I am grateful to the hon. Lady. I hope to be as good as her, but I am not sure that I will be.
This is a timely debate, in that it comes between two important dates. The World Health Organisation adopted a resolution on
I want to deal with three different stages of services: those for young people; the transition from young person to adult; and adult services. Here are some background facts. The brain is the most complex organ in the body with more than 100 billion neurones passing messages around it. The vast majority of the brain’s activities are subconscious. Epilepsy is a life-threatening neurological condition that can affect anybody at any age without warning. There are 40 different types of epilepsy and at least 40 different types of seizure, and 87 people are diagnosed with the condition every day. Epilepsy now accounts for more deaths than cervical cancer and is among the top 10 causes of amenable deaths.
I want to turn first to young people. The report “Improving epilepsy care for children and young people”, published by Young Epilepsy, University college London and Whittington Health highlighted unacceptable levels of misdiagnosis, inadequate communication, a variation in care and a fragmentation of services. There are 112,000 children and young people who have epilepsy, which is one in every 200. The report made seven recommendations. They include creating an individual plan for every child and young person—as one parent has said, a one-size-fits-all approach is wrong; designing a year-of-care tariff for epilepsies; and creating an audit and annual review of relevant outcomes for each child and young person. Dr Amit Bali, who was involved in producing the report, has said that only small steps have been taken in areas that require big leaps forward.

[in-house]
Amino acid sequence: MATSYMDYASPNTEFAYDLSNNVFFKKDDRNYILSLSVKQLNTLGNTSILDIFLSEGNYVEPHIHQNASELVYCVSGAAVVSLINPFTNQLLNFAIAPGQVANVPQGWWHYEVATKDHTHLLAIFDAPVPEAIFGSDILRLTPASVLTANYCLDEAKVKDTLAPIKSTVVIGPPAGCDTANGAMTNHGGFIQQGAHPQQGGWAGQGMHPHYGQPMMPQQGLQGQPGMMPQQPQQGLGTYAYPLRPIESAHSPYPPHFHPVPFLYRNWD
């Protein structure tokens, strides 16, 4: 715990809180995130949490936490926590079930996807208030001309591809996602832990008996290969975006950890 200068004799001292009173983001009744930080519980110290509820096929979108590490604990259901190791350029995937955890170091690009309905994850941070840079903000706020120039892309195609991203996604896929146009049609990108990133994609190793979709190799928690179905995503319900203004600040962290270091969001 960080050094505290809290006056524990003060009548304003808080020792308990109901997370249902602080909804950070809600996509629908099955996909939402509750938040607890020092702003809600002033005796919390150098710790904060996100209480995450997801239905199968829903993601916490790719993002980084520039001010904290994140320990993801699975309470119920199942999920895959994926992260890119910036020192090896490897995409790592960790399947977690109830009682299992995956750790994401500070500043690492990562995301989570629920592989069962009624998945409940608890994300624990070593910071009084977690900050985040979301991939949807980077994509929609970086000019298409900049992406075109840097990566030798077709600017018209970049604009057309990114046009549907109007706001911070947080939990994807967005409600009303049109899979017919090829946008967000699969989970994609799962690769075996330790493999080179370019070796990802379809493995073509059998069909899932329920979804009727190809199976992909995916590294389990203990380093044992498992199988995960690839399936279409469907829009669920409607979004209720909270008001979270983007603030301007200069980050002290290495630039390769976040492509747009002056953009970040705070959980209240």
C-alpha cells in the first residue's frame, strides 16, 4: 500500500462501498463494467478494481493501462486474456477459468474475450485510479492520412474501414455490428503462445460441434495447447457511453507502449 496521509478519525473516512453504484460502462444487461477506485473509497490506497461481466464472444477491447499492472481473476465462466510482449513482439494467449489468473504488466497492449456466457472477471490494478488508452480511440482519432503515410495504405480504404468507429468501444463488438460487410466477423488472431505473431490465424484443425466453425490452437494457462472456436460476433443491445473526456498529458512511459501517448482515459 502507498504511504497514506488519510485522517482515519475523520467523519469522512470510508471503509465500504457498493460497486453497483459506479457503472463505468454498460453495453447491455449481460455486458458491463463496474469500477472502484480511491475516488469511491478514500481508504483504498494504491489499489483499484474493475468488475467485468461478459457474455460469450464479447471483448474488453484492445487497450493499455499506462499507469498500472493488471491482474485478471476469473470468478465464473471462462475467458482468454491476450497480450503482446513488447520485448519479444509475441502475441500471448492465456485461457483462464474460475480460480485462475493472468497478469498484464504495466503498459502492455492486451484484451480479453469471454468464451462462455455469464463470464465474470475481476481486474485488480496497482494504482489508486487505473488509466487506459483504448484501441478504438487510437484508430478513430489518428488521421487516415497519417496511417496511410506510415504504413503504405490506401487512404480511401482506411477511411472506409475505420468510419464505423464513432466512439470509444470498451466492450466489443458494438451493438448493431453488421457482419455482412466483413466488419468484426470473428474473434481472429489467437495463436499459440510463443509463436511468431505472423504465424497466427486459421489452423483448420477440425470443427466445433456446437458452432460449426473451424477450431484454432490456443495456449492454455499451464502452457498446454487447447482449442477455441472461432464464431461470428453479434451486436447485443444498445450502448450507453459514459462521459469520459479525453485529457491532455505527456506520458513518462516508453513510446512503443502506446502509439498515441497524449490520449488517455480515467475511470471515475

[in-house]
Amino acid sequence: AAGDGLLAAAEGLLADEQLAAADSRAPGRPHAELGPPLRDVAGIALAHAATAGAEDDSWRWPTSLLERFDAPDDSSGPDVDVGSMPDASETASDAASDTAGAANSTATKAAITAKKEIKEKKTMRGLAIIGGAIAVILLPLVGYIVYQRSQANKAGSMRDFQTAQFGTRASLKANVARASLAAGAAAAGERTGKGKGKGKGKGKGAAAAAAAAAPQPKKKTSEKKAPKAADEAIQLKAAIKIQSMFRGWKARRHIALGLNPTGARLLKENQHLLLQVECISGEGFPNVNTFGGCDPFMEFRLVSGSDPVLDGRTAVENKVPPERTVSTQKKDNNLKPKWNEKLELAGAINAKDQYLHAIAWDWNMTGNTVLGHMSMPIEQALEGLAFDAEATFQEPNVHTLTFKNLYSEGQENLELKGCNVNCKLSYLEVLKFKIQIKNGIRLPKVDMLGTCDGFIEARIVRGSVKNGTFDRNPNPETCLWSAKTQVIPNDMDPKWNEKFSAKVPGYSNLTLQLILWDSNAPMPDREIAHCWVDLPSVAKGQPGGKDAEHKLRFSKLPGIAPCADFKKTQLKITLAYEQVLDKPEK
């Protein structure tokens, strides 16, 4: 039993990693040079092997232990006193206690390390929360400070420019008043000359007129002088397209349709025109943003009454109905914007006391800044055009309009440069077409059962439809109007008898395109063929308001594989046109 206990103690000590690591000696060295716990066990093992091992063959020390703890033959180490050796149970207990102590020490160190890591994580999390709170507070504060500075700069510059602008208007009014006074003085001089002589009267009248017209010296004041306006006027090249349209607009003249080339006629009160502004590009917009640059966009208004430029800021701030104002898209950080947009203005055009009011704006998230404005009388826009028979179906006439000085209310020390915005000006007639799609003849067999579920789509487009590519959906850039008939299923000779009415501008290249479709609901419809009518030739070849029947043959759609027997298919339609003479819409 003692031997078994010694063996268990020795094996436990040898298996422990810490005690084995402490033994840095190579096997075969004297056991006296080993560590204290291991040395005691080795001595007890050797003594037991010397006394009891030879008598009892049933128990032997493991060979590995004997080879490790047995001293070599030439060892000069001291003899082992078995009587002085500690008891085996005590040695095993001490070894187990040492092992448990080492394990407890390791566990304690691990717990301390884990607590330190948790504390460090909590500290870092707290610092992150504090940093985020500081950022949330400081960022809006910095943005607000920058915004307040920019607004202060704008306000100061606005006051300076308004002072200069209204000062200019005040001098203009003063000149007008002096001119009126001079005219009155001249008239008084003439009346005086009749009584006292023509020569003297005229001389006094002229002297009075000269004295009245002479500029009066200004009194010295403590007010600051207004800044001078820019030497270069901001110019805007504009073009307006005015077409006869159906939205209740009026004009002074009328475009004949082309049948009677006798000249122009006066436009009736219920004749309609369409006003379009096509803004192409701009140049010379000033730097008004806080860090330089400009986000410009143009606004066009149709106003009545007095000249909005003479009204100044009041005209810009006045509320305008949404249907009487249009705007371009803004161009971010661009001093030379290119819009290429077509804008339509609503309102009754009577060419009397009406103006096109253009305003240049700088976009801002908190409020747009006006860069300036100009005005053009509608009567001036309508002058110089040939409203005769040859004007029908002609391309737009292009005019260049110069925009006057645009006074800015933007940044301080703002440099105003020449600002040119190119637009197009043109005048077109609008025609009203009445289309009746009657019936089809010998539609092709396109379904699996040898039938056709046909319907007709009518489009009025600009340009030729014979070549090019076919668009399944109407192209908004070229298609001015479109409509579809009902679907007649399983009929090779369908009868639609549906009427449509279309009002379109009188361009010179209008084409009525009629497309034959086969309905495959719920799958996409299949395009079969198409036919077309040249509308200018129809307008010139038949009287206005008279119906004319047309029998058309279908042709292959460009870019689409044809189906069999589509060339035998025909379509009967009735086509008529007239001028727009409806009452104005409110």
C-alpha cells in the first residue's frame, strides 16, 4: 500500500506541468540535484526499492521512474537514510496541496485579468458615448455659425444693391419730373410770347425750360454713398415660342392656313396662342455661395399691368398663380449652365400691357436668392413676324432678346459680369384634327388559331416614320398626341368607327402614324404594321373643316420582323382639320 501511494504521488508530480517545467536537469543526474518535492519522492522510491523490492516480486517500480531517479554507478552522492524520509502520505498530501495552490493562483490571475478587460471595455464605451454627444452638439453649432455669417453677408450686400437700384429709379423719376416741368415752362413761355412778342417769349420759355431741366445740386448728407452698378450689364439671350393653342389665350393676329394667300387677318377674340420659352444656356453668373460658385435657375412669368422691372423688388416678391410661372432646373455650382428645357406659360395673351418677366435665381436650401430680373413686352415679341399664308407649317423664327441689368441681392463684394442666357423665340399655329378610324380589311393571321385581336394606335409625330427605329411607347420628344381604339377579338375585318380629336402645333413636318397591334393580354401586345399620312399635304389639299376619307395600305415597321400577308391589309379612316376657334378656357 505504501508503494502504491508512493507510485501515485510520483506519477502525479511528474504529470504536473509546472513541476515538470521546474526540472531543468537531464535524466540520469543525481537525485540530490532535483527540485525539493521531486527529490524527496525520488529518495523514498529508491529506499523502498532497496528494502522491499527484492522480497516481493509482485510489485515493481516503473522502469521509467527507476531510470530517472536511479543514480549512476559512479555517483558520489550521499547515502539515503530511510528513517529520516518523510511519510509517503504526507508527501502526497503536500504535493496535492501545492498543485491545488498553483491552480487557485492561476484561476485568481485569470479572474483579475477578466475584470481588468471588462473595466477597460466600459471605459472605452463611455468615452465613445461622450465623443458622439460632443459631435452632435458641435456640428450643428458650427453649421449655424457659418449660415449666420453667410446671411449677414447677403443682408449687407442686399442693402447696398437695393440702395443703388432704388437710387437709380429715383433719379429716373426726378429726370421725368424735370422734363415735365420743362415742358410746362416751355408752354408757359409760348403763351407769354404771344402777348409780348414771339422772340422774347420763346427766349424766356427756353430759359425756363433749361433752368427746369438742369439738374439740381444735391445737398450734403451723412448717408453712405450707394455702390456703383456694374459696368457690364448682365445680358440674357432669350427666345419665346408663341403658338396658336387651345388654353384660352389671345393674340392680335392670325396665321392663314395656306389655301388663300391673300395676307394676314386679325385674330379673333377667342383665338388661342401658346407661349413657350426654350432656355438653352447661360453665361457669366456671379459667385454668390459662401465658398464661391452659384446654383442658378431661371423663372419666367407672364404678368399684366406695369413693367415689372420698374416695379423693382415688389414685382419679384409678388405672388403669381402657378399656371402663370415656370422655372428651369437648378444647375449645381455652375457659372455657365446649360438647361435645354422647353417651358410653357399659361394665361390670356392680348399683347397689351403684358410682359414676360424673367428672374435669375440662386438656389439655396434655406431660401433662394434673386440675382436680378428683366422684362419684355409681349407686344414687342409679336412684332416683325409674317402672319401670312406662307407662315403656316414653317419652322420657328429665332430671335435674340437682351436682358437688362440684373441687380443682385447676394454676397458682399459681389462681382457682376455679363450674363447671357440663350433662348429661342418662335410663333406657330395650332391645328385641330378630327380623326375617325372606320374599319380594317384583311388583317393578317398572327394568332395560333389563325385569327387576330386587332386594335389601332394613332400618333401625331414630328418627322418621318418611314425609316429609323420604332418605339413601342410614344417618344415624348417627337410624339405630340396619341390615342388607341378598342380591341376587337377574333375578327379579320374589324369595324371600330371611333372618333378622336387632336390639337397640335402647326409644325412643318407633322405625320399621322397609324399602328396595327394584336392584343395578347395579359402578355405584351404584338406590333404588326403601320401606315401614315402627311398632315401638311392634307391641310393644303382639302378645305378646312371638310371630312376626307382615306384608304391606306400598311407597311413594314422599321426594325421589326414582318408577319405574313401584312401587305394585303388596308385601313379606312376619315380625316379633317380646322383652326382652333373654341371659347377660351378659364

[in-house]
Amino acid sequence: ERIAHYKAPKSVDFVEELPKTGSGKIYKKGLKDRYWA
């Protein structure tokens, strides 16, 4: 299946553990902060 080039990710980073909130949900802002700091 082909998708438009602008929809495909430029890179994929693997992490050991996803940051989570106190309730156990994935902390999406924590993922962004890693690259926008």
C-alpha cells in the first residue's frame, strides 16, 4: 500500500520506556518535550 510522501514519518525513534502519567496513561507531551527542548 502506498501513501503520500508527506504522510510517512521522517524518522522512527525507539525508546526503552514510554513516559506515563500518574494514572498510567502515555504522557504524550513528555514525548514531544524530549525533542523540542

I was at the launch of Epilepsy12 at the Royal College of Paediatrics and Child Health a few years ago. A number of charities were also involved in that, including
Epilepsy Action and Young Epilepsy. Epilepsy12’s report revealed variations in the level of care and available resources such as the specialist nurses and clinics that are needed to provide care across the United Kingdom. Amazingly, it also found that some services were not even meeting NICE guidelines. In a later report, published in 2014, Epilepsy12 said that some progress had been made, and that two thirds of units had specialised epilepsy nurses and more clinics were being held. However, only two in every three units reported holding a weekly epilepsy clinic just for children and young people.
The way in which young people are treated is important because it effects their education as well as their lifestyle. A three-year population-based study by Children with Epilepsy in Sussex Schools—CHESS—found that 95% of the children affected had difficulty in at least one of the assessed areas and that most of the children had several problems. The CHESS study found that 60% of the children met the diagnostic criteria for at least one behaviour or motor disorder, but only one third had previously been diagnosed. We have heard about the difficulties that children on anti-epileptic drugs have. A study by the Epilepsy Society showed that AED drugs have a detrimental impact on processing speed and memory work.